Must Reads from Around the World: Feb. 2, 2012

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Aref Karimi / AFP / Getty Images

Afghan National Army (ANA) commandos present blindfolded Taliban fighters to the media in Herat on Jan. 29, 2012. ANA commandos captured six Taliban fighters after an operation in the outskirts of Herat on Jan. 29.

Taliban Update – The New York Times follows up on findings in a NATO report, “State of the Taliban 2012” – based on 27,000 interrogations of 4,000 insurgents in Afghanistan – showing resilient fighters “convinced that they are winning the war.” The document’s leaking coincides with Defense Secretary Leon Panetta’s announcement Wednesday that U.S. forces would step back from combat roles as early as mid-2013. Read TIME’s analysis of the report here.

China in the Euro Zone - As Chancellor Angela Merkel arrrived in Beijing Wednesday for her fifth visit as Germany’s leader, Der Spiegel assesses whether she will succeed in plans to persuade China to invest in debt ridden euro zone countries. Chinese Communist Party tabloid Global Times‘ op-ed takes a pragmatically balanced view: “China should help maintain the stability of the European economy,” writes Chen Zhimin.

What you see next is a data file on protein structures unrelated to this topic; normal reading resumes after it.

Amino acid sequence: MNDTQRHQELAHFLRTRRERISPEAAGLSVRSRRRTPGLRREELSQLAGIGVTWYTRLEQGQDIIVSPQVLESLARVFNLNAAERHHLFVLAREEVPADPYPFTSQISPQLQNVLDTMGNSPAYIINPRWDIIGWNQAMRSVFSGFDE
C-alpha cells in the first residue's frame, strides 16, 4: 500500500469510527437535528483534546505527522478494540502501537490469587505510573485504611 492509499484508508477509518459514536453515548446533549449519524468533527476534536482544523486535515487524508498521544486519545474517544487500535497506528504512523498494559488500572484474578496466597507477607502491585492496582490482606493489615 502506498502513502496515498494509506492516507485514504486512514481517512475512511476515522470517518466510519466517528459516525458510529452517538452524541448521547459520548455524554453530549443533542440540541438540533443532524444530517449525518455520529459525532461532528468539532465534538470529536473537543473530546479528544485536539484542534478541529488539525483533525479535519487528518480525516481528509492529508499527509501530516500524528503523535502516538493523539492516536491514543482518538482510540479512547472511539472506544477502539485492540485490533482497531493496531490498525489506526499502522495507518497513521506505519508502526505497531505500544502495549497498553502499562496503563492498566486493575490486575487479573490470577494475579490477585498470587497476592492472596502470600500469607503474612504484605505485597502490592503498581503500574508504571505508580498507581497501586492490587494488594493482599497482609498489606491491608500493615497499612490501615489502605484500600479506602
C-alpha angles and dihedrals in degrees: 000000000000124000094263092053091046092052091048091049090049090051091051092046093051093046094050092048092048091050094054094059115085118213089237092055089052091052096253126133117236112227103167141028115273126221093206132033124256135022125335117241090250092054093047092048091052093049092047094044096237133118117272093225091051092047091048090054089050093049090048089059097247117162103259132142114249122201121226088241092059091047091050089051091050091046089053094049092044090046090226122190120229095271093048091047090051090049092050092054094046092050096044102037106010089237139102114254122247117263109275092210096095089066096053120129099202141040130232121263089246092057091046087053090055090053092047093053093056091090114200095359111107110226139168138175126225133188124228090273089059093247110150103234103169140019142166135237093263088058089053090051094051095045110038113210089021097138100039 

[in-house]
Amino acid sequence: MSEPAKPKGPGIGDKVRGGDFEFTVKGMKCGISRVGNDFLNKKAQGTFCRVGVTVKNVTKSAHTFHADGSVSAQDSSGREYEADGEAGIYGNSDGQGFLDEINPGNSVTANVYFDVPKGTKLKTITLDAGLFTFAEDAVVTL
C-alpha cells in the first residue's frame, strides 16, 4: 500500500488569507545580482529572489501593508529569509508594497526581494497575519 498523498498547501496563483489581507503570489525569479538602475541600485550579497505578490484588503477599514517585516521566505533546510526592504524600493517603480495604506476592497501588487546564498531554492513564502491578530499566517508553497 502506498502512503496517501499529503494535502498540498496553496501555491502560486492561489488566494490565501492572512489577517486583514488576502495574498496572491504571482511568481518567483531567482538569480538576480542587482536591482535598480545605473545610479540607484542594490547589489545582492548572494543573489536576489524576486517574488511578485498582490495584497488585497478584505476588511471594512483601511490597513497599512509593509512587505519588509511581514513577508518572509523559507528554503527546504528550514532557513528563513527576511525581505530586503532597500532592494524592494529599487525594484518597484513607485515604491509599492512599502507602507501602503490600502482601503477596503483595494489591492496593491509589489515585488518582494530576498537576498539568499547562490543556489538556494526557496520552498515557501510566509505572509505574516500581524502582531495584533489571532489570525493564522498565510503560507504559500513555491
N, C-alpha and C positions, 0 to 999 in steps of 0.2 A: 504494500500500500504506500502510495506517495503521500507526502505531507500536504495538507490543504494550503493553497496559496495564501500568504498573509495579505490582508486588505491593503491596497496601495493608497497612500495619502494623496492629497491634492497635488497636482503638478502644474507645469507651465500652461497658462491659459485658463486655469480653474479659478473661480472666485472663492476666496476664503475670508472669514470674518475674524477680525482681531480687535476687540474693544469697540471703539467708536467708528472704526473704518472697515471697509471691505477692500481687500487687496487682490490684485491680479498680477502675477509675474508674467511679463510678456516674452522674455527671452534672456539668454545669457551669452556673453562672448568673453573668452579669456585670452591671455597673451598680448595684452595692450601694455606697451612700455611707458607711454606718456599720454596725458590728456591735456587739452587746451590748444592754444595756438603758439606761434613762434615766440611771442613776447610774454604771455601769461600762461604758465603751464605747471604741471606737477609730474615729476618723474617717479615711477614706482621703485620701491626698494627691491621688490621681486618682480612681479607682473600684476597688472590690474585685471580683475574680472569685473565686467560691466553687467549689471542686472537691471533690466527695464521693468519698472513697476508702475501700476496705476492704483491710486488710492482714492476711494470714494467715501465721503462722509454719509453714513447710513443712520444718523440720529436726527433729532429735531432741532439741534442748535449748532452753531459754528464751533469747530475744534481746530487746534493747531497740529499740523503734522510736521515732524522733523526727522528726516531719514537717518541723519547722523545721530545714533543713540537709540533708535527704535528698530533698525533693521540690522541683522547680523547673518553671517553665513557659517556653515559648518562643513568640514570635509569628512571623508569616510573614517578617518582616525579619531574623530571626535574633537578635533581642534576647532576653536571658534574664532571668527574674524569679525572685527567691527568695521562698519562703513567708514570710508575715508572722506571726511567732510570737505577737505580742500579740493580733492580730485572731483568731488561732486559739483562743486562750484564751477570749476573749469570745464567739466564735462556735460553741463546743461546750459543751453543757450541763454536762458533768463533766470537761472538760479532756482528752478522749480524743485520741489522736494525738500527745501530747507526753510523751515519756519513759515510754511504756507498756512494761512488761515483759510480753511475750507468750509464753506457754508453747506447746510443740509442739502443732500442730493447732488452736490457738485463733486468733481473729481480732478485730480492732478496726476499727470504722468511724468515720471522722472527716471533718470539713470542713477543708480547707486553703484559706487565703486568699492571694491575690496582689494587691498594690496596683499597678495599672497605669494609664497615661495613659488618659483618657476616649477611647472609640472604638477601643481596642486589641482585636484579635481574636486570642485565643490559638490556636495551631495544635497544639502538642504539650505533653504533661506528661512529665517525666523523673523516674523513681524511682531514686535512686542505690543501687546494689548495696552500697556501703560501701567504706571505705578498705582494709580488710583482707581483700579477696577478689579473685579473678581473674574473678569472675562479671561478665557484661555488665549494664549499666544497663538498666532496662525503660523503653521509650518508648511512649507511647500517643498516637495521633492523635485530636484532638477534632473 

Syria Issues - As Russia pledged Wednesday to veto the planned U.N. Security Council resolution calling for Syrian dictator Bashar al-Assad to hand over power to his Vice President, Reuters reports Western and Arab allies are discussing the possibility of offering him exile. Meanwhile the Associated Press writes that regime troops have opened a new front against the rebels in a mountain valley outside Damascus.

Two Koreas - The BBC examines South Korea’s image problem. Finding a “unique brand” for the one of the world’s largest economies is proving difficult. South Korea’s economy is also facing growing pains as figures released Wednesday show exports fell nearly 7%, producing the first trade deficit since October 2009, according to the Wall Street Journal. A constant focus on the  economy has turned the county into “a realm of beasts,” says Park Seok-hong, curator of a Confucian academy aiming to bring back traditional teachings. The New York Times visited Park’s academy as South Korea looks to the past for a better future.

Safe Investing - German bank WestLB has introduced an investment portfolio made especially for Muslim investors. The Islamic-Strategy Index certificate removes any risk of violating Sharia law by investing in immoral or forbidden industries, German newspaper Die Welt reports.

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